Prior to the court's consideration of petitioner's claims on the merits, a habeas petitioner must meet several distinct procedural requirements. A habeas petitioner must first have given the state's highest court an opportunity to address each claim. See O'Sullivan v. Boerckel, 526 U.S. 838 (1999). Each claim must have been "fairly presented," in the manner prescribed by state law, apprising the state courts of the facts and law supporting each claim. A constitutional claim presented to the state courts solely in state-law terms may be found to have been forfeited. See Wilson v. Briley, 243 F.3d 325, 327-28 (7th Cir. 2001); Moleterno v. Nelson, 114 F.3d 629, 634 (7th Cir. 1997). Procedural default can occur where: (1) the petitioner presents an issue within a petition never before presented to the state court for review,see Rodriguez v. Peters, 63 F.3d 546, 555 (7th Cir. 1995); (2) the petitioner failed to properly and fairly raise the federal element of an issue now presented on petition first to the state court for review, see Verdin v. O'Leary, 972 F.2d 1467, 1472 (7th Cir. 1992); or (3) the state court previously disposed of an issue now presented on petition on an independent and adequate state law ground, such as a state procedural barsee Coleman v. Thompson, 501 U.S. 722, 729, 111 S.Ct. 2546 (1991).
Once these prerequisites have been met and a federal court reaches the merits of a petitioner's claims, the court may grant a writ of habeas corpus on a claim decided on the merits by the state courts only if the state courts' rejection of that claim either (1) resulted in a decision that was contrary to or involved an unreasonable application of clearly established Federal law as determined by the Supreme Court of the United States; or (2) resulted in a decision that was based on an unreasonable determination of the facts in light of the evidence presented in the State court proceeding. 28 U.S.C. § 2254(d). Further, 28 U.S.C. § 2254(e)(1) provides that determinations of factual issues by state courts are presumed correct, and the presumption may be rebutted only by clear and convincing evidence.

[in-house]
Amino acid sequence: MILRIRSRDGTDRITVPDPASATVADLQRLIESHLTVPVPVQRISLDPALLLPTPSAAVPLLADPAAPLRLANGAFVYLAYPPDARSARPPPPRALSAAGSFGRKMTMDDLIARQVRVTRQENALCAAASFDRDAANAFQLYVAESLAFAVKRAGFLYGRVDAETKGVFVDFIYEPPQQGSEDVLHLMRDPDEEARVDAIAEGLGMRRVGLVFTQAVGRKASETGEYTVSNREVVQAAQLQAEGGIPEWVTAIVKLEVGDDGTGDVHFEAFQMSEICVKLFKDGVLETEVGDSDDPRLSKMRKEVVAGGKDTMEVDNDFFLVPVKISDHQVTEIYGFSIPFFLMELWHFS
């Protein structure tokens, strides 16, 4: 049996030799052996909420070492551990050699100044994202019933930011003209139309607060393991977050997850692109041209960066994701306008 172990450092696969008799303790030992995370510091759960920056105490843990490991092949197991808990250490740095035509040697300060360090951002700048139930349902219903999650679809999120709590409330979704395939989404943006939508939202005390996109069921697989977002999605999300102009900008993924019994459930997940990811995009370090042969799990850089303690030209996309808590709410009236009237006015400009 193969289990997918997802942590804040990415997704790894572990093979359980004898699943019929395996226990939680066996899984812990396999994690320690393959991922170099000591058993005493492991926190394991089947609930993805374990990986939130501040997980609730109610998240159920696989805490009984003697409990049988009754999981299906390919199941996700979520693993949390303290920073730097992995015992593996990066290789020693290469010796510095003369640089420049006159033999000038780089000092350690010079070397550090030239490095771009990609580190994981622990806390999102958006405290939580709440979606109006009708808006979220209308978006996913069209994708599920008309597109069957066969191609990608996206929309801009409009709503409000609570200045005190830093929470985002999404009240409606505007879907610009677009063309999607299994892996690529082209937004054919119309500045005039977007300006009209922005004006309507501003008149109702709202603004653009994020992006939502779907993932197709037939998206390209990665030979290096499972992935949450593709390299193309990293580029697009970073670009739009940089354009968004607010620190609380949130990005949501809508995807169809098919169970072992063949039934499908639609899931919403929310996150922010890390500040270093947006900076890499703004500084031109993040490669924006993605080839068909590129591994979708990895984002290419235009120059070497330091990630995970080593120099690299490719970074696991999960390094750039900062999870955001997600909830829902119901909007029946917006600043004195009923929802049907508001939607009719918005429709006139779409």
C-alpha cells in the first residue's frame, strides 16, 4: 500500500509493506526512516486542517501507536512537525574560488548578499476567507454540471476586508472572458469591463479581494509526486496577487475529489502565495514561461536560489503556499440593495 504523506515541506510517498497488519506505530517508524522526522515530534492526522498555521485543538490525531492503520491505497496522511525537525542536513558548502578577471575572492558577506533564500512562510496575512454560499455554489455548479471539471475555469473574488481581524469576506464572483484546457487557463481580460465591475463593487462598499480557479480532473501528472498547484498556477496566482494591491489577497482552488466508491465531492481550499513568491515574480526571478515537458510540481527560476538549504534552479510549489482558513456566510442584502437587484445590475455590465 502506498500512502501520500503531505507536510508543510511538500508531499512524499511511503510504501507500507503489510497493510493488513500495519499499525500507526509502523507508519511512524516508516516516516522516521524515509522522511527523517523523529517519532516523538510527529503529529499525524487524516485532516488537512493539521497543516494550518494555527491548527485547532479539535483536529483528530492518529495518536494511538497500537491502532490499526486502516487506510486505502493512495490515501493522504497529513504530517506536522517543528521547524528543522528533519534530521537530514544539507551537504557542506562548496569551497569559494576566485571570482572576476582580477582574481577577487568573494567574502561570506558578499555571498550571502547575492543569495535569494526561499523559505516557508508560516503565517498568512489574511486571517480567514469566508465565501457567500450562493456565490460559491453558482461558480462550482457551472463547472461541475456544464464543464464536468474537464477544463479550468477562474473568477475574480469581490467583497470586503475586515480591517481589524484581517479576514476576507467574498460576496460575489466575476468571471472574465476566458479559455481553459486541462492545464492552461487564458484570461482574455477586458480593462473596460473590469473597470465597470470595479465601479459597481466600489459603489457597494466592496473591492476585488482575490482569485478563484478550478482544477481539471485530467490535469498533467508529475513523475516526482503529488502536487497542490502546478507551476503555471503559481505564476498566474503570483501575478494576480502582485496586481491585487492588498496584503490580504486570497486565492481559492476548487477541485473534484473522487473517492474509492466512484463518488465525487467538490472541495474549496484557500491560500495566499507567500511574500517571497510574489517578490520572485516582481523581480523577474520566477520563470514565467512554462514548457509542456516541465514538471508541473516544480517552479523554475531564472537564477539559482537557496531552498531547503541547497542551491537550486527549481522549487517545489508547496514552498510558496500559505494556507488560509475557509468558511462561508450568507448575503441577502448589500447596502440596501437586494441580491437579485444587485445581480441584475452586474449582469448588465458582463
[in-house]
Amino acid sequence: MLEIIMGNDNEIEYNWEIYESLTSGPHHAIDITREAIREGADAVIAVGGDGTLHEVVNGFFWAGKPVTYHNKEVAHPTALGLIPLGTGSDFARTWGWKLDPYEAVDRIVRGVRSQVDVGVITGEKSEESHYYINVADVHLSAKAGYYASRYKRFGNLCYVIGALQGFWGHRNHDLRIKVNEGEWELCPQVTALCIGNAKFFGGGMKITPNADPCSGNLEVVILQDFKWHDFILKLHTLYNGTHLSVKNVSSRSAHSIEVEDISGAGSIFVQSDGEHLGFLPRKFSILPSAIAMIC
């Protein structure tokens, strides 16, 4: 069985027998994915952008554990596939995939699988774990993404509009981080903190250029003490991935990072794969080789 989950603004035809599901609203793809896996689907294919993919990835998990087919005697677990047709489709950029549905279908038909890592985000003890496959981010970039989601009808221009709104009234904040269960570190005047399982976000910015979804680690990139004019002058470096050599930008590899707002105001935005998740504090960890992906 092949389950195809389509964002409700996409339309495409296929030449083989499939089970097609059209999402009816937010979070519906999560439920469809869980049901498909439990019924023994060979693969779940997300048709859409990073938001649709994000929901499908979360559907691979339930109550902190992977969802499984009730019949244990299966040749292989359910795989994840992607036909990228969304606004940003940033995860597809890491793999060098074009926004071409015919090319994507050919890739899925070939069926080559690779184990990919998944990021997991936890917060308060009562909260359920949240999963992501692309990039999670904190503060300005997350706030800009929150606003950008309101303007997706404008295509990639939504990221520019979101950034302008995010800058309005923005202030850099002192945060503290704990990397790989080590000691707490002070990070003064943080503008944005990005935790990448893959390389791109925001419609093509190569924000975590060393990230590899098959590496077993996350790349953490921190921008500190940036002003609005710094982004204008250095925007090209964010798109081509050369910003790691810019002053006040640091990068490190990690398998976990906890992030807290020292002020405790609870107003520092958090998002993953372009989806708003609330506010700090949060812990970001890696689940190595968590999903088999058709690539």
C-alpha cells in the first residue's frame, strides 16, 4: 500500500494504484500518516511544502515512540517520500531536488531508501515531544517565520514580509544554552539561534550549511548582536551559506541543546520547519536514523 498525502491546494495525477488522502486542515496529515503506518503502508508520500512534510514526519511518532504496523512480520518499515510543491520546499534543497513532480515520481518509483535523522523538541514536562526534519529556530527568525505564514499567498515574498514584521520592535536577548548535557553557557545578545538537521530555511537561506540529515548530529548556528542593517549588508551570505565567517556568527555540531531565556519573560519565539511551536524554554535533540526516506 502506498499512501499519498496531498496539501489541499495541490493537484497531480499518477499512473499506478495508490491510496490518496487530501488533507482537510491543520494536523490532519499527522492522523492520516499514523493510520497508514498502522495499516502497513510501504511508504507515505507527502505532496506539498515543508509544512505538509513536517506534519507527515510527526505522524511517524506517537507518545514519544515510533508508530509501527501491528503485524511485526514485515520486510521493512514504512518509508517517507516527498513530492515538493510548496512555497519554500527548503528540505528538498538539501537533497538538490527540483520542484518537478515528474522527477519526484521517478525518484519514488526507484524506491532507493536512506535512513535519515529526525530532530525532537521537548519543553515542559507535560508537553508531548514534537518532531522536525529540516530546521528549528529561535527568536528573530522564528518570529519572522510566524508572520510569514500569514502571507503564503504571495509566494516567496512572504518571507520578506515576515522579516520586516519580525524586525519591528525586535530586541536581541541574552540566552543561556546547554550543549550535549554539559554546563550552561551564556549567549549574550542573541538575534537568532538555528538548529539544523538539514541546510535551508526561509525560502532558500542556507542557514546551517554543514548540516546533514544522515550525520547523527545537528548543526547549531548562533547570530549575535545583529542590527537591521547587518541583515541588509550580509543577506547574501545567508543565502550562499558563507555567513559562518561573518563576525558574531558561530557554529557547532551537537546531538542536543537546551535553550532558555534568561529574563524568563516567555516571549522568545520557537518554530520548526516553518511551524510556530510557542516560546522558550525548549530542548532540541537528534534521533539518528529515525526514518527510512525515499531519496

Mahaffey's claims pending in this petition are as follows: (1) a violation of Brady rights when prosecution suppressed material evidence favorable to Mahaffey; (2) denial of effective assistance of counsel for failure of defense counsel to investigate, discover and present favorable, material evidence; (3) state court error in denying Mahaffey's motion to quash warrantless arrest and suppress evidence obtained in warrantless search; (4) unreasonable application of federal law where state court ruled that petitioner was fit to stand trial and waive counsel; (5) denial of the right to the presence of counsel at pretrial psychiatric examination; (6) use of perjured forensic testimony to obtain conviction; (7) unconstitutional use of results of a court-ordered competency examination where Mahaffey was not given Miranda warnings prior to the examination; (8) right to self representation violated; (9) unconstitutional quoting of biblical passage during prosecution's closing statement; (10) legally inconsistent jury verdicts; (11) Illinois death penalty statute unconstitutionally places burden of proof on Mahaffey; (12) unreasonable determination by the Illinois Supreme Court that features of the death penalty statute are constitutional; (13) delay in carrying out Mahaffey' s execution constitutes cruel and unusual punishment. For the following reasons, Mahaffey's petition for writ of habeas corpus is denied in its entirety.
I. Violation of Brady Rights
Mahaffey argues first that his constitutional right to due process of law and his right to a fair trial were violated when, during the 1984 hearing on his motion to suppress, the State failed to disclose to the defense all exculpatory evidence as required by Brady v. Maryland, 373 U.S. 83, 83 S.Ct. 1194, 10 L.Ed.2d 215 (1963). Mahaffey raised this argument for the first time during post-conviction relief proceedings. In its October 13, 2000 decision affirming the denial of Mahaffey's claim for post-conviction relief, the Illinois Supreme Court found that this argument of Mahaffey's was procedurally defaulted for failure to argue this claim on direct appeal. See People v. Whitehead, 169 Ill.2d 355, 371, 662 N.E.2d 1304 (1996) (the failure to raise an issue on direct appeal results in that issue being waived in post-conviction proceedings). However, Illinois law provides that a court may review a post-conviction claim which has not been properly preserved where fundamental fairness so requires, based on a "cause and prejudice" test.See Whitehead, 169 Ill.2d, at 371-72. "Cause" has been defined as "an objective factor that impeded defense counsel's efforts to raise the claim on direct review," People v. Franklin, 167 Ill.2d 1, 20, 656 N.E.2d 750 (1995), and "prejudice" has been defined as "an error which so infected the entire trial that the defendant's conviction violates due process." Id.